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Trump can help Venezuela without resorting to US military intervention – by negotiating directly with China

As Venezuela’s largest creditor and market for oil, China occupies a strategic role in this conflict. And the good news is that while Maduro in power serves Russia’s agenda, China’s interests in the country are more closely aligned with American goals

Cybele Greenberg
New York
Monday 25 February 2019 17:08 GMT
Violence broke out at the Venezuelan borders over the weekend
Violence broke out at the Venezuelan borders over the weekend

As Nicolas Maduro and Juan Guaido continue to vie for the Venezuelan presidency, Vice President Pence meets with opposition leaders today in Bogota to discuss next steps.

To diffuse escalating tensions and help solve what has been called the hemisphere’s biggest humanitarian crisis without US military intervention, the Trump administration should consider direct negotiation with China.

As Venezuela’s largest creditor and market for oil, China occupies a prominent strategic role in the conflict, with Maduro dependent on the country for both liquidity and power. Avoiding an American invasion in Venezuela while guaranteeing Maduro’s downfall could hinge on the US’s ability to convince China to cut off Maduro’s access to funds.

As China has historically harboured a pragmatist foreign policy primarily focused on expanding its trade and global financial footprint, any successful attempt to negotiate with Beijing must be built on a fundamentally economic argument. The good news is that while Maduro in power serves Russia’s geopolitical agenda, China’s investment interests in Venezuela are more closely aligned with American goals.

Today, China’s biggest concern in Venezuela is its bad bet on the country’s crude-oil production capacity to fulfill its financial obligations. Since 2007, China has provided Venezuela with more than $60bn (£45bn) of loans for oil, exposing itself to great financial risk in the region. Even prior to the political struggle between Maduro and Guaido, Venezuela’s downward trajectory the past few years indicated the Chinese were unlikely to get paid.

As Venezuelan oil prices plummeted in 2016 and the country hit 700 per cent inflation, China was forced to face a disappointing reality: not only was Venezuela not going to meet its obligations, but China would need to significantly reduce its oil imports there as well as accept delayed payments. The ongoing bitter presidential rivalry has exacerbated these pre-existing problems, couching China’s financial vulnerability in yet another layer of geopolitical turmoil.

China has been a key political ally and major trading partner of Venezuela’s socialist government since 1999, when President Hugo Chavez declared the country’s intentions to diversify its economy and move away from the US. However, history shows that China’s international relationships tend to prioritise economic gain over strict adherence to one type of political ideology. For example, following the election of Mauricio Macri, a pro-US conservative executive intent on jumpstarting the Argentinean economy in 2015, China remained as reliable an investor in Argentinean infrastructure and importer of Argentinean soybeans as it had been under socialist leader Cristina Fernandez de Kirchner.

In Venezuela’s case, it is becoming increasingly clear to China that Maduro presents an economic bottleneck. With over 300 billion barrels of crude oil and large swaths of land along the Orinoco river covering thousands of metric tons of gold, the country is not lacking in natural resources. Venezuela’s inability to meet its Chinese debt obligations is due to political instability and corruption rather than any inherent supply problem. A change in leadership could mean payday for China.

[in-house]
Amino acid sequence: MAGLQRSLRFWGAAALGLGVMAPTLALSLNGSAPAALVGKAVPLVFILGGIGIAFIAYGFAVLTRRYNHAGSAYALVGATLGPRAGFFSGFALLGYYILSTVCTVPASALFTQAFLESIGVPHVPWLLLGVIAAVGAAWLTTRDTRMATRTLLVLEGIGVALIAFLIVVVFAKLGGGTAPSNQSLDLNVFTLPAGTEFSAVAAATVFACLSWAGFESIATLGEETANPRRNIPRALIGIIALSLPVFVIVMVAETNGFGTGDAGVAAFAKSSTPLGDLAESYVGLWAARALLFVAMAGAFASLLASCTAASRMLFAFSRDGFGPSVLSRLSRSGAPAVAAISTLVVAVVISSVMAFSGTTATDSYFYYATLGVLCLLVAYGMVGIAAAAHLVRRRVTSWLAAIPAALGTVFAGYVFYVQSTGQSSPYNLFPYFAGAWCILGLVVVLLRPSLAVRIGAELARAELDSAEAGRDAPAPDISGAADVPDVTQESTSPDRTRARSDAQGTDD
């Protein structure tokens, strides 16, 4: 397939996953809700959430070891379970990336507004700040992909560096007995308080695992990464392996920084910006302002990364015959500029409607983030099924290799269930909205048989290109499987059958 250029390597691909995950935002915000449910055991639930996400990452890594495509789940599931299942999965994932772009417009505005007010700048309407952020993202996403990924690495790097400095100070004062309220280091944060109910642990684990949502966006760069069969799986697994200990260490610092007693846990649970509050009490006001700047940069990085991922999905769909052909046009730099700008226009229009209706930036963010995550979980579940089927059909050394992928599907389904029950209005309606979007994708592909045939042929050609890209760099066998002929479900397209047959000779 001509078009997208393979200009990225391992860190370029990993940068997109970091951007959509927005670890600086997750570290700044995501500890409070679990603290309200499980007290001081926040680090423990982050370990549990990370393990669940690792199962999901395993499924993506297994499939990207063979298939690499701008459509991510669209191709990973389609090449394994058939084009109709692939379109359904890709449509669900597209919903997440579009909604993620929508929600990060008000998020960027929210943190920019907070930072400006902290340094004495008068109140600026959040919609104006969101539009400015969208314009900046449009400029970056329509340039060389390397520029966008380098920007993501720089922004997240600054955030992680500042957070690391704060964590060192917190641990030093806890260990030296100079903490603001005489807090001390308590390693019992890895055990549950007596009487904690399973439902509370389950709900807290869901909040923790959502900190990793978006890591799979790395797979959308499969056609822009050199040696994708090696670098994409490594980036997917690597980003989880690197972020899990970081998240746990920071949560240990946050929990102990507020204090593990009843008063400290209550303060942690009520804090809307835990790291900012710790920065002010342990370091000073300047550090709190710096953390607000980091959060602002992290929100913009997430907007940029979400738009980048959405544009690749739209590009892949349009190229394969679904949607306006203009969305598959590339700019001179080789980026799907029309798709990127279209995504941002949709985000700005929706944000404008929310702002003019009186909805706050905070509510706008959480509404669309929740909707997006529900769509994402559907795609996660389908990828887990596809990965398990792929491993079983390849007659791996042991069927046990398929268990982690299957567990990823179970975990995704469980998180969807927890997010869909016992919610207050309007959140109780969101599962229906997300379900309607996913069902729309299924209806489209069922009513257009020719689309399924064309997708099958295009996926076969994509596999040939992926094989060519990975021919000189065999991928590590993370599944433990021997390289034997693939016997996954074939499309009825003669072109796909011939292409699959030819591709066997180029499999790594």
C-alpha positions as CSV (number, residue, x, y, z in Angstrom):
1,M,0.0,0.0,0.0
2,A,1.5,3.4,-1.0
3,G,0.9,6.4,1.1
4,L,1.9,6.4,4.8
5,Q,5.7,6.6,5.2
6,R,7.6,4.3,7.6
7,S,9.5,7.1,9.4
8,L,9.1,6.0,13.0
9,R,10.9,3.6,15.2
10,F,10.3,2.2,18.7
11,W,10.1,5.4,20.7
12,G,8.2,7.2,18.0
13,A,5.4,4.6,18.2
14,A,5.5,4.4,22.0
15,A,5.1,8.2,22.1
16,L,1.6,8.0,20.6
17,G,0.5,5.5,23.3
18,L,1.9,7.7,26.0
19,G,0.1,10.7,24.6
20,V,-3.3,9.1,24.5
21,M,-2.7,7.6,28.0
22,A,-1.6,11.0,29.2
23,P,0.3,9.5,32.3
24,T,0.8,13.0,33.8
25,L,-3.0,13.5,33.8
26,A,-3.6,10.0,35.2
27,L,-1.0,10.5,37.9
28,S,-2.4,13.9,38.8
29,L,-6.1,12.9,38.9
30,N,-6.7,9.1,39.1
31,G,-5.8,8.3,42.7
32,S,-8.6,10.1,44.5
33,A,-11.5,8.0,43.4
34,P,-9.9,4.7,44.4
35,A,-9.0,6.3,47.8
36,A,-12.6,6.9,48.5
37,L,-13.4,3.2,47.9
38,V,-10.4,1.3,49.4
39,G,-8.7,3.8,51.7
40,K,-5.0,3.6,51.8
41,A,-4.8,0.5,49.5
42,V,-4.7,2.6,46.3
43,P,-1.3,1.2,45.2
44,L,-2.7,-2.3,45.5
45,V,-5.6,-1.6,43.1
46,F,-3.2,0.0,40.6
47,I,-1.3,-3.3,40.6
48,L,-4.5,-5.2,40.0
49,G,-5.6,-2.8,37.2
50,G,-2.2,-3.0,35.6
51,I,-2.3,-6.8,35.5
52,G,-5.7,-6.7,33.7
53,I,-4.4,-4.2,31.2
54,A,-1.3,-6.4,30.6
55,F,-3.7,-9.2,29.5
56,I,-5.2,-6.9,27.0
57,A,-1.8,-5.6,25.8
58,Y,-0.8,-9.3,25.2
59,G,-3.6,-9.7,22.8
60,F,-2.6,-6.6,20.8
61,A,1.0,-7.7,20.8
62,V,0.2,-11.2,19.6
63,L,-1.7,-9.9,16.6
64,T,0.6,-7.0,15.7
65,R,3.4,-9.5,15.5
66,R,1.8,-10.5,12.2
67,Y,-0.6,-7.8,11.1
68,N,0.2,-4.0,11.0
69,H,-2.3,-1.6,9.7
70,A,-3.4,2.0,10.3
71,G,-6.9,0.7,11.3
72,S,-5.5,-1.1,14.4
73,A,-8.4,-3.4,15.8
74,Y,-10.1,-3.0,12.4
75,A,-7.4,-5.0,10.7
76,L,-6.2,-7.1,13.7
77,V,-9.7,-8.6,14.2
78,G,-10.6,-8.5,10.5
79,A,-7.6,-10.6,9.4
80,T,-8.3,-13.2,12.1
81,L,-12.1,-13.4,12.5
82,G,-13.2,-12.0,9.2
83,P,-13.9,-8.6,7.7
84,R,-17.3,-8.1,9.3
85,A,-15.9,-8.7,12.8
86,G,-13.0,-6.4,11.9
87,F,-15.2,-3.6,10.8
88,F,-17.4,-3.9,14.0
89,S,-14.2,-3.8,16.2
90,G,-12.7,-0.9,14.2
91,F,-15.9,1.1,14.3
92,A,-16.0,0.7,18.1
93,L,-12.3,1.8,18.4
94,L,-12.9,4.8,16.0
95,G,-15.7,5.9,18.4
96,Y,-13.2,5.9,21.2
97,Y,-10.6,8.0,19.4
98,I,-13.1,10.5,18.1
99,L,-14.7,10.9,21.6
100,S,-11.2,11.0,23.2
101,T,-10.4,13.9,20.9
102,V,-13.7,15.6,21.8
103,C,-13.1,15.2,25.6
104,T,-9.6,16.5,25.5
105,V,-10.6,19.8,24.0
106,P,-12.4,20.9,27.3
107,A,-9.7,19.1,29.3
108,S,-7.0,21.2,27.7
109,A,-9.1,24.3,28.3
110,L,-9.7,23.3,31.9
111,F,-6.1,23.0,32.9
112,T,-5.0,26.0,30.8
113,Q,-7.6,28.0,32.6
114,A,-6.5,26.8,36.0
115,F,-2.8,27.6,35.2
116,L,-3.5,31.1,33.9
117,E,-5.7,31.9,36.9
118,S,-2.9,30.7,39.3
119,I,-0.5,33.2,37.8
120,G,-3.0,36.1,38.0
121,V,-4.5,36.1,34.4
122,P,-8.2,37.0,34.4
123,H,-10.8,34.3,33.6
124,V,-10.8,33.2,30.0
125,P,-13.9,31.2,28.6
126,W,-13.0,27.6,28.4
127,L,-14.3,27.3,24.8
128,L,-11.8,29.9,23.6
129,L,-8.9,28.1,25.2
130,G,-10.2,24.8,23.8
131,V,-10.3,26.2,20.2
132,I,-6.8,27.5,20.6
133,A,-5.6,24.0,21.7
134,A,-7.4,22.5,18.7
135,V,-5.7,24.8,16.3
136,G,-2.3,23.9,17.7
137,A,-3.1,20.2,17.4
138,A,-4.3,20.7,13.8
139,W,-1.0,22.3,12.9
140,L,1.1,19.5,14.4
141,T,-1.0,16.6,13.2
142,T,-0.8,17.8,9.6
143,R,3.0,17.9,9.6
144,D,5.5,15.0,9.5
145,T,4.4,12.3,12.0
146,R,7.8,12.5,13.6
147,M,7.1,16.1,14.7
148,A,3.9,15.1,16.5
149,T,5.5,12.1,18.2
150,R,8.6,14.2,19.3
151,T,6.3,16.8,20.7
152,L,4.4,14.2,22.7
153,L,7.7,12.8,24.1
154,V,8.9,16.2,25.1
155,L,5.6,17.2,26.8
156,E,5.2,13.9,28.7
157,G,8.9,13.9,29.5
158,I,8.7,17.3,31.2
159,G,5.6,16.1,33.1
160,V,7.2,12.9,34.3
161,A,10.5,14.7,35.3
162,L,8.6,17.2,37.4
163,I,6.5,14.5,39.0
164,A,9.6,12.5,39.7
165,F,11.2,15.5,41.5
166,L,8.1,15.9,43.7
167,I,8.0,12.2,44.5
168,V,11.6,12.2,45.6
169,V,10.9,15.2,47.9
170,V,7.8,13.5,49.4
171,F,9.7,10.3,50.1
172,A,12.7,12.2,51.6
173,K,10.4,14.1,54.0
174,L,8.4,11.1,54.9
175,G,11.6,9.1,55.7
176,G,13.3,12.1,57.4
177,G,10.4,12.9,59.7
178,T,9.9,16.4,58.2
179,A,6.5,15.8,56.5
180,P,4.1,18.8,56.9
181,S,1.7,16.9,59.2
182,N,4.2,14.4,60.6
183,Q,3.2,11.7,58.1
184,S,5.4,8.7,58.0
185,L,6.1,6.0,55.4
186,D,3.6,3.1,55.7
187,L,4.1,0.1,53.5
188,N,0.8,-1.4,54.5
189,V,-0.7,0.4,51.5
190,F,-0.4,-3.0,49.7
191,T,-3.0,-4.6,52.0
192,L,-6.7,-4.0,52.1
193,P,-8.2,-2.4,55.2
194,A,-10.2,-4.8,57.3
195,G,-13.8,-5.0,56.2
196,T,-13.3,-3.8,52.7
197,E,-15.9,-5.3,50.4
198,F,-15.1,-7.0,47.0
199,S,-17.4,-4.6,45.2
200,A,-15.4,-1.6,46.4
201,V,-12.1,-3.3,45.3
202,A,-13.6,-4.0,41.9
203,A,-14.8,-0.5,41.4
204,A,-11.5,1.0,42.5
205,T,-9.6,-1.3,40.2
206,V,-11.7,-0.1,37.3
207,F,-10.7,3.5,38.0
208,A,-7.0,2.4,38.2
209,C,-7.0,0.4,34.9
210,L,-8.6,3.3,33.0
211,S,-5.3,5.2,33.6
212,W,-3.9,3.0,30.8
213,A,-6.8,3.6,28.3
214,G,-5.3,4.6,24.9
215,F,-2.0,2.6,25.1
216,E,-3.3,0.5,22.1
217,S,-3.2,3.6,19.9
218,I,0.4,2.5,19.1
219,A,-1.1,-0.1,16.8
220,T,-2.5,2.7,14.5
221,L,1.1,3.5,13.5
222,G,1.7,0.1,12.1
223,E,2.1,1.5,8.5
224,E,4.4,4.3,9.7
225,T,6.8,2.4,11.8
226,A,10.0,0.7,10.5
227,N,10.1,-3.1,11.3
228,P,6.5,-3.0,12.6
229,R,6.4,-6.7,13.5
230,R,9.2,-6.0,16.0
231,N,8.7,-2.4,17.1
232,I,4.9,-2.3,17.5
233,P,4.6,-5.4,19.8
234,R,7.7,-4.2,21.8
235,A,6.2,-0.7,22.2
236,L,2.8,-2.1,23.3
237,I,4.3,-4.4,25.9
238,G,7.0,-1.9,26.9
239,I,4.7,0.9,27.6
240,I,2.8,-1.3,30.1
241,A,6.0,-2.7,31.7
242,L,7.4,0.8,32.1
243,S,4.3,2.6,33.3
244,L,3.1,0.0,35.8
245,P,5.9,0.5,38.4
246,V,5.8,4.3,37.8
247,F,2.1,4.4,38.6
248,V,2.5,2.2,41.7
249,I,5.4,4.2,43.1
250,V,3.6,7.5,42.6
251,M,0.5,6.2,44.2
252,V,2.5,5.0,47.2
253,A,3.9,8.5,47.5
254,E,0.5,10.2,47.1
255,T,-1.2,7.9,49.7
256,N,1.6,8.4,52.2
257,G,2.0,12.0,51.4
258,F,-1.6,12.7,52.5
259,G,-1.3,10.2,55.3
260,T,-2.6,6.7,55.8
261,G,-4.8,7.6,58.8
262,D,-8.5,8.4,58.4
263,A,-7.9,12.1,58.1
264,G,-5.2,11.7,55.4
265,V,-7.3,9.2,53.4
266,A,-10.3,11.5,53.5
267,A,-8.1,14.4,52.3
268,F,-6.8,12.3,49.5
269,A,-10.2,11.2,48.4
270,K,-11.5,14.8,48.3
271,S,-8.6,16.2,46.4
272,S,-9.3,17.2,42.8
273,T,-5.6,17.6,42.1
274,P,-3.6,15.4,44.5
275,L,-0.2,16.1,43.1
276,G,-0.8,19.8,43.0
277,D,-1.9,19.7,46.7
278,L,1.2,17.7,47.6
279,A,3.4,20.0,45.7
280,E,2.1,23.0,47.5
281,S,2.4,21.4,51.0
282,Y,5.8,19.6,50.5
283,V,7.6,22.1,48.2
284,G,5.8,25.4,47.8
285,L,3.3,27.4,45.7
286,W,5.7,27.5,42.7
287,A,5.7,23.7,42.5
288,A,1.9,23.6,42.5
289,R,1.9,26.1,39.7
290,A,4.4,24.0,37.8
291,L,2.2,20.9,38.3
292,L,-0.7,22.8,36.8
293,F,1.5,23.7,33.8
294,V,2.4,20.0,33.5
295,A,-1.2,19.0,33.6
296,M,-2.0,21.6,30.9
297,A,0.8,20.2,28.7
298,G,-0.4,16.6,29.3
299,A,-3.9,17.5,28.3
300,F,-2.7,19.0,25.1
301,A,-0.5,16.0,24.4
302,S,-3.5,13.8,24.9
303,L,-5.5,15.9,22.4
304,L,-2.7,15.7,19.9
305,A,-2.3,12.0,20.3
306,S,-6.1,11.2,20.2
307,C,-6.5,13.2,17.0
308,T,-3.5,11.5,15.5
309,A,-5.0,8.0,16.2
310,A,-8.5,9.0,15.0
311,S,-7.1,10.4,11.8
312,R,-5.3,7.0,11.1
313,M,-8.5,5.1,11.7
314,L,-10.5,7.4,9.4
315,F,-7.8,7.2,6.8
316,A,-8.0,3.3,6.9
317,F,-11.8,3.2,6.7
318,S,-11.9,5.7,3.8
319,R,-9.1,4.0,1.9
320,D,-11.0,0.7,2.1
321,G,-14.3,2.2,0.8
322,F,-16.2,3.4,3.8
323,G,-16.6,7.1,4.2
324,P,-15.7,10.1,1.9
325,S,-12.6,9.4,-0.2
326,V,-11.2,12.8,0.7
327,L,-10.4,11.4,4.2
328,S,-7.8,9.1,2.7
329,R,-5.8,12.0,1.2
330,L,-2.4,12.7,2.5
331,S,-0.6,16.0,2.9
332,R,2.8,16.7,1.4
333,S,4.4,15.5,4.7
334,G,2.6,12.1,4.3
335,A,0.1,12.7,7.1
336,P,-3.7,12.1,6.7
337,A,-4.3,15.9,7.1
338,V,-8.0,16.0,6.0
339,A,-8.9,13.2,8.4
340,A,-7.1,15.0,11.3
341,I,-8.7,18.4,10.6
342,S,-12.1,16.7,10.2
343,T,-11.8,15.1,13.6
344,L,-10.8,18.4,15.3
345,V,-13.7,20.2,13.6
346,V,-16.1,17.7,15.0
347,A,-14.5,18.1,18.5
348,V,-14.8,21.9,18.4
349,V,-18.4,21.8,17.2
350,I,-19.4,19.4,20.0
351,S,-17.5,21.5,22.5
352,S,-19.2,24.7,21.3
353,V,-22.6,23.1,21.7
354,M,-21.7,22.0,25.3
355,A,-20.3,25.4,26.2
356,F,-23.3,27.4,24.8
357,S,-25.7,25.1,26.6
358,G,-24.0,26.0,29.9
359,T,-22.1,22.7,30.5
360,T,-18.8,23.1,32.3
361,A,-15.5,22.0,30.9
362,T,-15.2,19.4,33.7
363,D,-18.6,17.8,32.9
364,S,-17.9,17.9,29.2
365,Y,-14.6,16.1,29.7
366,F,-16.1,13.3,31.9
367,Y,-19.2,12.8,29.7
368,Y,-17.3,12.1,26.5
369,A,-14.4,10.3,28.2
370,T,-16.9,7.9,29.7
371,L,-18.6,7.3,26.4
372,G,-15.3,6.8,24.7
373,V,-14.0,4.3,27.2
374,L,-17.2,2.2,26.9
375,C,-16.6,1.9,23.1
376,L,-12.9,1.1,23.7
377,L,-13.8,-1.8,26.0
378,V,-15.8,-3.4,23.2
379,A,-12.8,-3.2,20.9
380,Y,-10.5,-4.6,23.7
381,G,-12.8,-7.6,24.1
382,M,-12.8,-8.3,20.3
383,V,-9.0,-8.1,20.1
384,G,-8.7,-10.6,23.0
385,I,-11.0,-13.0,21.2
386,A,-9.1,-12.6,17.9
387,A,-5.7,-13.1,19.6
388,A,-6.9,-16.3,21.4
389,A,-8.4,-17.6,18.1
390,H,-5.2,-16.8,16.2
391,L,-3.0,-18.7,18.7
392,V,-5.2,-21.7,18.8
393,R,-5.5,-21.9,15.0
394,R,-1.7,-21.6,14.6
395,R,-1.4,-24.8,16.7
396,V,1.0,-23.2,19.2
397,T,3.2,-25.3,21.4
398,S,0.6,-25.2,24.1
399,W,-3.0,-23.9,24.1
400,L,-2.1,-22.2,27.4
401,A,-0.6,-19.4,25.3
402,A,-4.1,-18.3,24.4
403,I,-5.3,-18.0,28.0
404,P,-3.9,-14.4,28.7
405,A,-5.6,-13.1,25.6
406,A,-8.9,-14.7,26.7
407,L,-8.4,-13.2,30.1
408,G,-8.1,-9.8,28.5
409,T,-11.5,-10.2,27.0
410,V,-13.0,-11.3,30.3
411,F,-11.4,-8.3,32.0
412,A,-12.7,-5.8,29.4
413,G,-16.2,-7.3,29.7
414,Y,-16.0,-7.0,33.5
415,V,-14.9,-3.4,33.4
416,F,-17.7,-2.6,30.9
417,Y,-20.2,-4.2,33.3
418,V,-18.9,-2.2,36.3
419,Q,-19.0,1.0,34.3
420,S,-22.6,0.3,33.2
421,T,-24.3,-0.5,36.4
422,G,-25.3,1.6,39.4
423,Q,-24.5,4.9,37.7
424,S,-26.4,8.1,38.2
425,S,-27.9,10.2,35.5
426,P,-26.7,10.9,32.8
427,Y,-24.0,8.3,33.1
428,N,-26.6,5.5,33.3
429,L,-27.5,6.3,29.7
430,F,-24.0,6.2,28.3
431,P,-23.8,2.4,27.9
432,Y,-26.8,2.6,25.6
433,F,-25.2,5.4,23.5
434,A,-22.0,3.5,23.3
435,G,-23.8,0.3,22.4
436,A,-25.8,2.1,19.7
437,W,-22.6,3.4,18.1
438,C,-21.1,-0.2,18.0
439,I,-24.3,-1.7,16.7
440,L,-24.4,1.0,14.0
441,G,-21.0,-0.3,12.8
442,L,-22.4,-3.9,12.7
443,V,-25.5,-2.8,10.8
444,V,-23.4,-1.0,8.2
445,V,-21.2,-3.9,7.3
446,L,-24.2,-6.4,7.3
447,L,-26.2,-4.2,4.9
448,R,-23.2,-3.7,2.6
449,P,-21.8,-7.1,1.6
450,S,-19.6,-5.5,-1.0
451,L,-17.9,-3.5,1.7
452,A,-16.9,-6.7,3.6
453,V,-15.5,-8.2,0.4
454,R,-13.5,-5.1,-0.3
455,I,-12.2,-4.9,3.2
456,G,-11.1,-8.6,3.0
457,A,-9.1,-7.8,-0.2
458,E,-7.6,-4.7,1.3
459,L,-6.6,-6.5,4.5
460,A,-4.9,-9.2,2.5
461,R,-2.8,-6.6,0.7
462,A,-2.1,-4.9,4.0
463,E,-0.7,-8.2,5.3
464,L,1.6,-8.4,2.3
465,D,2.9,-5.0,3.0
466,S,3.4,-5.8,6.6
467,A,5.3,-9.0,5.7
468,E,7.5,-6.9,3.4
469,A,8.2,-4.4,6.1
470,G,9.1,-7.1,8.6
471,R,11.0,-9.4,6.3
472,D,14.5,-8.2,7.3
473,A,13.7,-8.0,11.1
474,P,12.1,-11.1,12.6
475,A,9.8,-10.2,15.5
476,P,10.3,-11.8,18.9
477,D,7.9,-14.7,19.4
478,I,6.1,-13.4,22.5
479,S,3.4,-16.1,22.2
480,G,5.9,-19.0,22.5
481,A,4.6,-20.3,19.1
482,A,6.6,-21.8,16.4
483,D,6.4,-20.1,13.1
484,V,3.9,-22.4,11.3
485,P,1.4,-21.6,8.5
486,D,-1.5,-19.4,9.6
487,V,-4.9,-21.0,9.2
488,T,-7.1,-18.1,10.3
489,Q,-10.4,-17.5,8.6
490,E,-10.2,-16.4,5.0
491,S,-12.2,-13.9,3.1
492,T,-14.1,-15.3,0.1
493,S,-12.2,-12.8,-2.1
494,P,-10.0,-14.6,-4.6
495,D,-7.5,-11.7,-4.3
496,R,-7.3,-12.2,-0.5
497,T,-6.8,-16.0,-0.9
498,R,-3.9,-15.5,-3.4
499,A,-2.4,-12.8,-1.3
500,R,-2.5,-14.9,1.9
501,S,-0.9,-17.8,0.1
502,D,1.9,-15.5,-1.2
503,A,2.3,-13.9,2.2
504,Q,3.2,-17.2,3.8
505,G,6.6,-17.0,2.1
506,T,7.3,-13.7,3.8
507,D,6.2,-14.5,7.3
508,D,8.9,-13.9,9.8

Recent developments suggest China seems to be realising this and is perhaps open to supporting regime change in Venezuela. While the country’s spokesperson on foreign affairs has kept his rhetoric deliberately vague on China’s Venezuelan political preferences, Chinese diplomats met Guaido’s representatives in Washington last week to explore potential debt repayment options.

Furthermore, in recent years, China has significantly reduced its investment in Venezuela; in 2017 the country claimed only 18 per cent – down from a high of 64 per cent – of China’s new credit lines in Latin America. However, despite a heightened awareness of Venezuela’s political and financial woes, China has continued to provide Venezuela with billion-dollar bailouts, propping up Maduro’s reign.

To simultaneously sidestep military intervention and ensure Guaido’s victory, the Trump administration should lay out how a relationship with Guaido will ultimately be more profitable to China than its current one with Maduro. Beyond guaranteeing Chinese debt in the case of a win for Venezuela’s opposition, Guaido has stressed the importance of continued Chinese investment to rebuilding his country’s economy and has promised a more stable political environment for foreign investment.

Given the current tenuous state of US-China relations, Trump should assuage any of Beijing’s remaining fears by coming out publicly in support of Guaido’s financial commitments to China and encouraging Venezuela’s main creditors to work with the IMF on a much-needed sovereign debt restructuring to facilitate rightful loan repayments.

In advance of the upcoming US-China trade talks expected to take place next month, a joint strategy in Venezuela could represent the beginning of a productive dialogue between the two nations based on a mutually beneficial economic outlook.

Cybele Greenberg is a research associate focused on international economics at the Council of Foreign Relations in New York

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